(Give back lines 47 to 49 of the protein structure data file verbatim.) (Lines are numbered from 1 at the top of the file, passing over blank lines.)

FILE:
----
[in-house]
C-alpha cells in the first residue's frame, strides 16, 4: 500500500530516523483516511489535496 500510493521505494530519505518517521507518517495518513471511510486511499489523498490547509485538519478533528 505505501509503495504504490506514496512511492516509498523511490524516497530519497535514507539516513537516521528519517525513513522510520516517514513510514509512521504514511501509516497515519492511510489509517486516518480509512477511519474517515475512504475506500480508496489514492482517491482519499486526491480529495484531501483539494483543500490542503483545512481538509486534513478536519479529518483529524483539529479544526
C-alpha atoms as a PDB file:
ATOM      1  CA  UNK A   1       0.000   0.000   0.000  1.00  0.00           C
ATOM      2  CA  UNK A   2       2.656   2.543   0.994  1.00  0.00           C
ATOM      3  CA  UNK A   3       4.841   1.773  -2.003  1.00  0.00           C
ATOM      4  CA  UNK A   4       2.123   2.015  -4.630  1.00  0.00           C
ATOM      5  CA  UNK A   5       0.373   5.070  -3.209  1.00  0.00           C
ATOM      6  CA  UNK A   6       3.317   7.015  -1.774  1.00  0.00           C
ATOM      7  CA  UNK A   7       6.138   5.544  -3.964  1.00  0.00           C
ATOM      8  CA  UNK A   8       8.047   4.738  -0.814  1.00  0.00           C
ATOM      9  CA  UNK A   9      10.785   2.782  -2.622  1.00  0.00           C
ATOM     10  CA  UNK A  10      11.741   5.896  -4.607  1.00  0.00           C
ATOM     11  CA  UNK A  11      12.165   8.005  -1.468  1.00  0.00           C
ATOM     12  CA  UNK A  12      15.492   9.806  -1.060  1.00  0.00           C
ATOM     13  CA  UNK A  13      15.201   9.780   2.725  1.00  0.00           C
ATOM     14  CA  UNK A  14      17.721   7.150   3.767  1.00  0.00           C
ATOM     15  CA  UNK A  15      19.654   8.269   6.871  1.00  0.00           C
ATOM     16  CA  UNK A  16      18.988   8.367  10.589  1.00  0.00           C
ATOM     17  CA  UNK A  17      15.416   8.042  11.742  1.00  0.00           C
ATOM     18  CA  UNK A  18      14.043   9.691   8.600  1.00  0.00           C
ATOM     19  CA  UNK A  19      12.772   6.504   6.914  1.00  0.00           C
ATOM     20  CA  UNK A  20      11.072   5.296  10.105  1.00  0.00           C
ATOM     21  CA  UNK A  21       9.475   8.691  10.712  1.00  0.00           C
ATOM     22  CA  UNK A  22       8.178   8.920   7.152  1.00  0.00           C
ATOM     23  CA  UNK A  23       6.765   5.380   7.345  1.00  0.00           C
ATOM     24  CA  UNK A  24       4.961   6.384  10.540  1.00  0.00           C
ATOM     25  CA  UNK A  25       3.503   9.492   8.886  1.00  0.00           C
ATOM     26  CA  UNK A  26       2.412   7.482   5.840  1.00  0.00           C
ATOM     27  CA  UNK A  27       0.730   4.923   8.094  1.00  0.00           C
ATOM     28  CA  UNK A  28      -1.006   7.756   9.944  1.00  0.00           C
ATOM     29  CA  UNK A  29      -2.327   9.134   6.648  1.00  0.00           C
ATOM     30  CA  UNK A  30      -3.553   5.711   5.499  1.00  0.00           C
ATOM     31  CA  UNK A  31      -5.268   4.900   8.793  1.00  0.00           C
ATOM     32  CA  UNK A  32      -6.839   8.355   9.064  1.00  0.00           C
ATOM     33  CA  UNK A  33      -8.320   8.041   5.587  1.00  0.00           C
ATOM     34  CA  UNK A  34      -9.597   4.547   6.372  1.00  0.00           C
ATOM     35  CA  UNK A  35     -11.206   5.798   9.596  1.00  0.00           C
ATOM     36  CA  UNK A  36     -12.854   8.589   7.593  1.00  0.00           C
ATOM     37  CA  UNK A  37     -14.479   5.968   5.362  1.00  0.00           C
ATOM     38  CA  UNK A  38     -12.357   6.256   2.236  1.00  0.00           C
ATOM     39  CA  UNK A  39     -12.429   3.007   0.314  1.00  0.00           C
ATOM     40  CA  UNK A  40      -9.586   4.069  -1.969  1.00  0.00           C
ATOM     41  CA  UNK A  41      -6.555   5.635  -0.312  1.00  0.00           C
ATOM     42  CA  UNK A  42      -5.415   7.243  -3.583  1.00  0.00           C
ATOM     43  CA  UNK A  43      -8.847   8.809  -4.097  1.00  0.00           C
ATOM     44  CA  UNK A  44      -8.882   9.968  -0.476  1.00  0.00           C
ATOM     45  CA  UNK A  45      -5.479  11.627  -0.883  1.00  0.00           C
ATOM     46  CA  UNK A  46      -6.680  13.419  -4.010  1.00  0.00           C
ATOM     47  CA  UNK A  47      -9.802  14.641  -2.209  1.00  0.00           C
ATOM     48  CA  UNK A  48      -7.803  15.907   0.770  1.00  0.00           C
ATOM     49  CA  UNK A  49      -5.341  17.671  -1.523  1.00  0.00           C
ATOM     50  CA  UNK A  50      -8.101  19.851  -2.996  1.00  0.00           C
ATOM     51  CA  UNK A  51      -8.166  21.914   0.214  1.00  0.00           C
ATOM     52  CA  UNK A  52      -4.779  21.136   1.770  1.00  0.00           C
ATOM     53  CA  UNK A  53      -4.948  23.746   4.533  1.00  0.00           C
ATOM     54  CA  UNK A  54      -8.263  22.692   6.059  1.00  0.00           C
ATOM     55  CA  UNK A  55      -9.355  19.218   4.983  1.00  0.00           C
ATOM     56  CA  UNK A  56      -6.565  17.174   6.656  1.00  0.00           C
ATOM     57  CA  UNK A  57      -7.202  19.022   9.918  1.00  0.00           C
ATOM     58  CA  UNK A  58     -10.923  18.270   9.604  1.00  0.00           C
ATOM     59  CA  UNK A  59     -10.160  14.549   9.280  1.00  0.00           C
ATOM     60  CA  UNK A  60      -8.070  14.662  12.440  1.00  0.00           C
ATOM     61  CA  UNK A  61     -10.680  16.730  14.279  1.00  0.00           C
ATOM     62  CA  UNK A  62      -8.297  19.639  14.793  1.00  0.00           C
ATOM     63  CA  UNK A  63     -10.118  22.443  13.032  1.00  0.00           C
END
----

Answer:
ATOM     44  CA  UNK A  44      -8.882   9.968  -0.476  1.00  0.00           C
ATOM     45  CA  UNK A  45      -5.479  11.627  -0.883  1.00  0.00           C
ATOM     46  CA  UNK A  46      -6.680  13.419  -4.010  1.00  0.00           C